The Fork in the Road of History | JIM FURLONG

Every year, in late March, the debate starts again about Confederation and whether or not Newfoundland was pushed into it.

The calendar also signals the beginning of the parallel discussion on whether Terra Nova, as we used to call ourselves, did the right thing in joining Canada. That debate has at least subsided because we have done so well inside Confederation on issues like Baby Bonus and Unemployment Insurance, as it used to be called. The benefits of Confederation are undeniable. Remember it was in the 1950s that the men in the boats, the fishermen in Newfoundland, became eligible for UI. That was a game changer. Thank you, Canada.

Emotions ran high during the Confederation debate and there were divisions, even within families. On my mother’s side, which were Malones, we were an inner-city St. John’s family and the vote for Responsible Government was a St. John’s and Avalon Peninsula vote against rural areas. It wasn’t exclusively that way but was a split along those lines. My grandfather, Mike Malone, was a staunch anti-Confederate. How come? Well, he worked for Bowring Brothers, looking after the horses, and went to the ice as a lead carpenter on the Bowring vessel The Eagle. Now, I remember from Psychology 100 at MUN that people often take on the mores and political stances of the social class they “wished” to belong to as opposed to the one they were actually in. I suspect that explains his loyalty to “the Bowring” firm. A lot of people downtown were like that. There was loyalty to the company.

As an aside here is a nice story about downtown firms. When I first went to work at Horwood Lumber Company when I was a teenager I was told by the foreman in the yard that if I were to meet Mr. George Horwood or Mr. Cyril Horwood crossing the lumber yard, which was on Water St., then I should tip my cap to them and not speak unless spoken to. Honest to God! That was in the 20th century but that is the way things were. I am delighted to report I never tipped my hat to anyone in that lumber yard.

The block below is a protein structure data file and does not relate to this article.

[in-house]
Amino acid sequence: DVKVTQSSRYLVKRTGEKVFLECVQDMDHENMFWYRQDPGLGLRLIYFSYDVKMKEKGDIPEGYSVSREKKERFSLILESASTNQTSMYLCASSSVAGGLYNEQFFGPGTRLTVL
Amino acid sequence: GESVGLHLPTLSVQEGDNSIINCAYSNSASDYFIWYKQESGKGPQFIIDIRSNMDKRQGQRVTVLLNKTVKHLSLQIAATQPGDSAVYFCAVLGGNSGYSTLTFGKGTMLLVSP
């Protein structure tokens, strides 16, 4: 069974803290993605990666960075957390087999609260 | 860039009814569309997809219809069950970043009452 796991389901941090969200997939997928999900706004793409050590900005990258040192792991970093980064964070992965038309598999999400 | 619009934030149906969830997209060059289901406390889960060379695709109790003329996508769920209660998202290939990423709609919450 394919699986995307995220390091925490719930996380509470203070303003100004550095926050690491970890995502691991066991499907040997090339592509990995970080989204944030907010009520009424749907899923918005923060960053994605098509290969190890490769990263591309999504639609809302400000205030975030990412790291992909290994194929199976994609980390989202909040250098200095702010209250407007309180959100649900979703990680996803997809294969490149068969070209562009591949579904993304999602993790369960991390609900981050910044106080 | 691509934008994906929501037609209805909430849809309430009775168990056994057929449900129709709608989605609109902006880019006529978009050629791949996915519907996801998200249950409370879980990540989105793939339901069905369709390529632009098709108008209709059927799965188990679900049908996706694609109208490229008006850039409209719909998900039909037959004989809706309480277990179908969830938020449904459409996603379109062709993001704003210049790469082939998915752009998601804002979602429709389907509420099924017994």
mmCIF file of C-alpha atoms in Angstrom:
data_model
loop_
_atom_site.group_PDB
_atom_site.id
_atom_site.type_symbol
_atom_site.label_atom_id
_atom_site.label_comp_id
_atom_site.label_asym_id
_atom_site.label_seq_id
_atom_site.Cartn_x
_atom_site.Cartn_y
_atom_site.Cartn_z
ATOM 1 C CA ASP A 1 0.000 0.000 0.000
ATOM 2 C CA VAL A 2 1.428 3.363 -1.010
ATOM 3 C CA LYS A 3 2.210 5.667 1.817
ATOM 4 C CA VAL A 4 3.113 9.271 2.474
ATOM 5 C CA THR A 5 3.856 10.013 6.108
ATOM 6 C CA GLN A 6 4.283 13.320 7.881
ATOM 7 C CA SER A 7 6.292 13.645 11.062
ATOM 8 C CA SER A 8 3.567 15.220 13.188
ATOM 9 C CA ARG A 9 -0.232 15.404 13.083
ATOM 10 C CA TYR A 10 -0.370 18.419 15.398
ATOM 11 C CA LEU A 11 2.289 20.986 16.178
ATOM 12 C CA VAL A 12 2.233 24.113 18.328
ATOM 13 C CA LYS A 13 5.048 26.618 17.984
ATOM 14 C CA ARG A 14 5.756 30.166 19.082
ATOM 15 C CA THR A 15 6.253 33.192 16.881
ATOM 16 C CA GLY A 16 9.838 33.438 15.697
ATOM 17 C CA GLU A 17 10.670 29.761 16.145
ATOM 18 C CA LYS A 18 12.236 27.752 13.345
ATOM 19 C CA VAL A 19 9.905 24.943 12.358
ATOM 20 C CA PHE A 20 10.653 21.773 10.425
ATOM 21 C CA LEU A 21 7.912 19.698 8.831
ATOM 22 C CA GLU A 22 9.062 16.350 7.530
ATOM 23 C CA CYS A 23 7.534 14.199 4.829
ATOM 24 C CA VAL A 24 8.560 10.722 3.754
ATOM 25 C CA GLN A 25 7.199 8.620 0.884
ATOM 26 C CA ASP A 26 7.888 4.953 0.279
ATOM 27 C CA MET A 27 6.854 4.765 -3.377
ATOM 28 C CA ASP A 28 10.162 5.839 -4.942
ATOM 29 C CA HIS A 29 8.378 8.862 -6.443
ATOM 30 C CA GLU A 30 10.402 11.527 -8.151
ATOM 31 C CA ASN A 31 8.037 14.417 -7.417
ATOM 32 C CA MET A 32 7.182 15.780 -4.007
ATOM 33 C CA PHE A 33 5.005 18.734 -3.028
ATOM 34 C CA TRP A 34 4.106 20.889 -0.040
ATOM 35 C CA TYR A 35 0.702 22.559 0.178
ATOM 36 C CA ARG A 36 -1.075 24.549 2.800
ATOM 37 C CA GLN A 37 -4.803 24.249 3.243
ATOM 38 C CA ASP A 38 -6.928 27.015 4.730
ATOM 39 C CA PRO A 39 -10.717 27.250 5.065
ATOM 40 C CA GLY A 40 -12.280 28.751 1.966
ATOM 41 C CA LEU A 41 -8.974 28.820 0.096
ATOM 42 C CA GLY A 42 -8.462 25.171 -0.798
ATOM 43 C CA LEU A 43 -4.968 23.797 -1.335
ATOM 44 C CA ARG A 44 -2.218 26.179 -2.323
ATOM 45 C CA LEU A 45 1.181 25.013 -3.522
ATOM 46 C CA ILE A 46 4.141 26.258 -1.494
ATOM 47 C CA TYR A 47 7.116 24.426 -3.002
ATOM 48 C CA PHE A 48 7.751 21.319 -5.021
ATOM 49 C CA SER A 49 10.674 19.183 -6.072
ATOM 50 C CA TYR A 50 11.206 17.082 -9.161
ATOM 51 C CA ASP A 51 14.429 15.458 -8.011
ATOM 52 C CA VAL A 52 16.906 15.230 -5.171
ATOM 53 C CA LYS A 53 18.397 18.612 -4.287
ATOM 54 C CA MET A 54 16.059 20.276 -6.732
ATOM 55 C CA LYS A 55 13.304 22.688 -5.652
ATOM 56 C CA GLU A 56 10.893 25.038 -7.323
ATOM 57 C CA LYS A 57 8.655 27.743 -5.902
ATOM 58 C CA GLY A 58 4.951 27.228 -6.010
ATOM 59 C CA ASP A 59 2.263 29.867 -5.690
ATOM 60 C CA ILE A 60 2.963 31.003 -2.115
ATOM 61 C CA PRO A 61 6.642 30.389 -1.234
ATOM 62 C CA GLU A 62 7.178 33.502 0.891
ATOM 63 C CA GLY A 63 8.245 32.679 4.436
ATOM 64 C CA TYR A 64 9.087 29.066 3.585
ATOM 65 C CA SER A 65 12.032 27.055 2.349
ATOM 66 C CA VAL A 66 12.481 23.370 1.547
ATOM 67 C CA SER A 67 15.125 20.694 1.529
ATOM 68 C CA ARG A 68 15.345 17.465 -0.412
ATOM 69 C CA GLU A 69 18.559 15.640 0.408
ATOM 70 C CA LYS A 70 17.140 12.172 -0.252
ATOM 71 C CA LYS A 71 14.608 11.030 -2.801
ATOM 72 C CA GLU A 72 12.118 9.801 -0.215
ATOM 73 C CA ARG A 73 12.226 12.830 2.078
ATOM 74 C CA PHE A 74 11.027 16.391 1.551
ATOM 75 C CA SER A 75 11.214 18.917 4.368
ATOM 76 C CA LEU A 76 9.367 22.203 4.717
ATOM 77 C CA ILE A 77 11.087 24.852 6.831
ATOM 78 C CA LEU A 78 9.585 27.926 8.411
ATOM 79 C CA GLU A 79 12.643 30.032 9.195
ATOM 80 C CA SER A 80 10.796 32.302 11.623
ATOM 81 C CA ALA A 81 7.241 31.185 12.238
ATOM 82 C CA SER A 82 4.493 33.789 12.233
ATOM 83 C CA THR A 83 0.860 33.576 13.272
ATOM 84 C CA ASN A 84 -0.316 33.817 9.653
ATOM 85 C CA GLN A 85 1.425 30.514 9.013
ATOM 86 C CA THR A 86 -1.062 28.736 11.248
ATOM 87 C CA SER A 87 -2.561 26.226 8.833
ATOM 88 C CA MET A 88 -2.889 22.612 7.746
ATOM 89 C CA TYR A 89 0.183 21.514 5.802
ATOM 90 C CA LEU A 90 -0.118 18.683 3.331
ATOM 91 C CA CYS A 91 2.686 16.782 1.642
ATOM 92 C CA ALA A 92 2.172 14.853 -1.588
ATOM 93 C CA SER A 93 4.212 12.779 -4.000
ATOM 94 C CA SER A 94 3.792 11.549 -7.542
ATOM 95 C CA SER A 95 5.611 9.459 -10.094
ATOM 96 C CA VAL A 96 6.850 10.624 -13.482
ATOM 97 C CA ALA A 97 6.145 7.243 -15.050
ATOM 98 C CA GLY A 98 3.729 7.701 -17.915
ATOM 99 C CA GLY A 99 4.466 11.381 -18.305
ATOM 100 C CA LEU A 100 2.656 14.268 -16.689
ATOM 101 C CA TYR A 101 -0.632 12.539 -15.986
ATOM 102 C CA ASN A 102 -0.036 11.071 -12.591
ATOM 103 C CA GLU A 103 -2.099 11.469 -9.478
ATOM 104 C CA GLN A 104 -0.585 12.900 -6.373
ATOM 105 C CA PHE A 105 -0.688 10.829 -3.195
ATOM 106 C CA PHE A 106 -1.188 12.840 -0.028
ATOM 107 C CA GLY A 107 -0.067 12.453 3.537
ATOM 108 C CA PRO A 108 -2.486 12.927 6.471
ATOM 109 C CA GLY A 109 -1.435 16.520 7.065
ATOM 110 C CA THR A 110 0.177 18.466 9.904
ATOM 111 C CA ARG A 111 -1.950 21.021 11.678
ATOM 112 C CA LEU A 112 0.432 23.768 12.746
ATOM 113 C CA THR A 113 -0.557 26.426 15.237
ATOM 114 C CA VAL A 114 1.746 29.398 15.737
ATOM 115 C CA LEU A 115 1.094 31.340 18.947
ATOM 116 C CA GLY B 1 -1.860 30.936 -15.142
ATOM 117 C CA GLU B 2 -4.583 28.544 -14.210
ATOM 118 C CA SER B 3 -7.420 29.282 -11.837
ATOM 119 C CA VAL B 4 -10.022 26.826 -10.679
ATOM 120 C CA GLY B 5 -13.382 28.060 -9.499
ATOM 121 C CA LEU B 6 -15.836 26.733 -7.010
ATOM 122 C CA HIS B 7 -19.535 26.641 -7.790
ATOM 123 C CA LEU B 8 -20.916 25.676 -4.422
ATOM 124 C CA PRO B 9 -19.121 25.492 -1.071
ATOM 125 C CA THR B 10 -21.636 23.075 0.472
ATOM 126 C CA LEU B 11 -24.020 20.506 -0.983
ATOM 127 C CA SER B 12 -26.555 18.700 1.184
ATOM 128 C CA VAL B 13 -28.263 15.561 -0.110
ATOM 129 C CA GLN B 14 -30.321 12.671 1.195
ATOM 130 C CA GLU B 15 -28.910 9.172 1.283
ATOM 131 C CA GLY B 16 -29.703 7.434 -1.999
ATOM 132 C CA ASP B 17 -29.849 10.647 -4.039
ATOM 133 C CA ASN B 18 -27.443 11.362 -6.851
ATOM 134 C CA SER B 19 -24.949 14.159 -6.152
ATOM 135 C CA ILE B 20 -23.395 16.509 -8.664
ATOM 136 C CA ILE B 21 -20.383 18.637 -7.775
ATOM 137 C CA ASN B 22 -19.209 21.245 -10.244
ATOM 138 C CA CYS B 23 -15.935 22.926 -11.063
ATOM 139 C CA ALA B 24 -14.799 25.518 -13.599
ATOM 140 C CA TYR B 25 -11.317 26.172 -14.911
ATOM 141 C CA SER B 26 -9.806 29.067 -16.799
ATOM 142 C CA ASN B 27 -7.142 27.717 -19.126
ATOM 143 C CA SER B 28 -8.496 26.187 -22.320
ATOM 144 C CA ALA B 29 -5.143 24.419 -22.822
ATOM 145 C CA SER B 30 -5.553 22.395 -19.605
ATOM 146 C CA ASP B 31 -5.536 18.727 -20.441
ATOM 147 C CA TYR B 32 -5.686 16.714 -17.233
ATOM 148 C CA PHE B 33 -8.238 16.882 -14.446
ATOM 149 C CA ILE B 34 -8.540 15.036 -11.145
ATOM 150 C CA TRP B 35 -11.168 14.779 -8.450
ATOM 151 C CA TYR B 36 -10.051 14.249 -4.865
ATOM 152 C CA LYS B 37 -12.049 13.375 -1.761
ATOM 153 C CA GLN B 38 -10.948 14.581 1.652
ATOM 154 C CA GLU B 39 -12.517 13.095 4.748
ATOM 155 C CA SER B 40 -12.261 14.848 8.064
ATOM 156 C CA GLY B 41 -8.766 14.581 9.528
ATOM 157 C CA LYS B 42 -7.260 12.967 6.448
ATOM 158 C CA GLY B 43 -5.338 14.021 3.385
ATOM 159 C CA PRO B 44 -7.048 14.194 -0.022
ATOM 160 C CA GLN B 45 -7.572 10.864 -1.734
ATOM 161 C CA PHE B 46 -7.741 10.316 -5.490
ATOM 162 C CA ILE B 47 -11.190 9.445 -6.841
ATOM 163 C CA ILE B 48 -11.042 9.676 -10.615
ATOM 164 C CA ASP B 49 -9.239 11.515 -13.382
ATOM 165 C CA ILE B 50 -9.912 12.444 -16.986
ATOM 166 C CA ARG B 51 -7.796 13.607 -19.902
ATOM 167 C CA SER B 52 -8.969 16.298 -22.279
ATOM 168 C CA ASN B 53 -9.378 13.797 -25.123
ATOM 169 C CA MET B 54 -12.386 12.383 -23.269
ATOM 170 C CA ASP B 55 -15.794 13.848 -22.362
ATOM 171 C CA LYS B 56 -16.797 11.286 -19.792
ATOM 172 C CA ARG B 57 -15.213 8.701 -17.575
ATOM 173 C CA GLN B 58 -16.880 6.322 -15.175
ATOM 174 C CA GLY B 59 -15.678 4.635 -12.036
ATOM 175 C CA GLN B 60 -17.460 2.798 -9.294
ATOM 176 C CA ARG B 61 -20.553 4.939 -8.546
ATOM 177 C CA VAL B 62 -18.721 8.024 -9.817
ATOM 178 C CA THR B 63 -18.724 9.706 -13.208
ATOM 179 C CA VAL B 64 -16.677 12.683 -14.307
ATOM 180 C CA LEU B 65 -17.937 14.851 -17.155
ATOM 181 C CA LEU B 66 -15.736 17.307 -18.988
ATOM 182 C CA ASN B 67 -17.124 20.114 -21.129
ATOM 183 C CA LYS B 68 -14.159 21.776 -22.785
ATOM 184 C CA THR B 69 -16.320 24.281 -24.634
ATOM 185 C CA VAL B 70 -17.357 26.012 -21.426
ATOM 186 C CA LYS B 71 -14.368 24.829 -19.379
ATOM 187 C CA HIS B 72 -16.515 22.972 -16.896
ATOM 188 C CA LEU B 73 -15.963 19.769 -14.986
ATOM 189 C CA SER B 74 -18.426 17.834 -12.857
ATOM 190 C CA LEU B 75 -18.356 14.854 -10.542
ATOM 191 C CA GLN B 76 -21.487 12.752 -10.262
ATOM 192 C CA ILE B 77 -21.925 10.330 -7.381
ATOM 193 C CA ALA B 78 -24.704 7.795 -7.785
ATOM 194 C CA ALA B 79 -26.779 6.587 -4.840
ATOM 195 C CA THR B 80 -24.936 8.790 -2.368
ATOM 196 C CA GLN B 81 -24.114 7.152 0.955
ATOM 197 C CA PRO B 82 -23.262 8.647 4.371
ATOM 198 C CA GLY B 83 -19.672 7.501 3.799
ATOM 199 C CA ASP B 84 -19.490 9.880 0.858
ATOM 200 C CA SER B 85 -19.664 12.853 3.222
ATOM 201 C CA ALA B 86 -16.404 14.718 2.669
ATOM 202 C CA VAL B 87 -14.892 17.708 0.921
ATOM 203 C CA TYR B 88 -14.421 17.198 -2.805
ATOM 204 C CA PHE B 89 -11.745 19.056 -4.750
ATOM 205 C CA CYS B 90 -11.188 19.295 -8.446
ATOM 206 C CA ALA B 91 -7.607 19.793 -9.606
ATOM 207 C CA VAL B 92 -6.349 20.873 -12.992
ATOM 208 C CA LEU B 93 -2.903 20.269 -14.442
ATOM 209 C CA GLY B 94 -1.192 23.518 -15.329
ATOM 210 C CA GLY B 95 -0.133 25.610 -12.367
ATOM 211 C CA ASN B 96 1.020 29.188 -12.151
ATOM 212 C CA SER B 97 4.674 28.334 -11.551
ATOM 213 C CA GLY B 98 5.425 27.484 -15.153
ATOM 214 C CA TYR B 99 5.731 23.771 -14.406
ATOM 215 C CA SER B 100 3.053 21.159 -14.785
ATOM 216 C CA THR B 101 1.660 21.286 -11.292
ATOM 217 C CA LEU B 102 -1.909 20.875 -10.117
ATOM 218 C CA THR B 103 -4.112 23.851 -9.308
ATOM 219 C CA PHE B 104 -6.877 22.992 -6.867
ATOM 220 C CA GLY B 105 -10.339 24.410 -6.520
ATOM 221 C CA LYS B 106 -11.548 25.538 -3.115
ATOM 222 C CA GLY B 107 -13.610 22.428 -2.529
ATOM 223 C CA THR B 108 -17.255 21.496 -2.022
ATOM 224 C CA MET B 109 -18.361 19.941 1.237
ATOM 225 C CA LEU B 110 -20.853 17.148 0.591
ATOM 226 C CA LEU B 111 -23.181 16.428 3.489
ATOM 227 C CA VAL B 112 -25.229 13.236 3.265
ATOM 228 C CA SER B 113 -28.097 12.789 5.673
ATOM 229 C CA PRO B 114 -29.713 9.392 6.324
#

My dad was not from St. John’s but worked at Parker and Monroe Ltd. at their west end store. He voted for Confederation. Dad was at the Colonial Building riot in the 1930’s actually and he wasn’t there as a protestor or an observer. He was there as a full-blown rioter. Good for him. I am sorry now I never asked him more about it.

Such were the political poles in which the universe of the Confederation referenda spun in the late 1940s and it took a long time for the wounds to heal once the votes were cast. Still in my time you could get an argument in chic downtown St. John’s bistros that we had somehow been “betrayed” by Confederation and somehow had lost something. The argument comes from a romantic crowd who didn’t really understand poverty and loss of opportunity. They forget or never knew that Newfoundland had poverty beyond belief and an infant mortality rate like that of a third world country. World War Two gave us some relief from that. It is true the Confederation vote had been close, but the signal was clear. We chose Canada.

We did stop being a nation, but we also stopped being dirt poor. Education and particularly health improved. Newfoundland and Labrador became a place of opportunity. It still is. We are part of Canada and Canada is a nation that is the best in the world. We became part of Canada on the 31st of March 1949.

You can contact Jim Furlong at [email protected]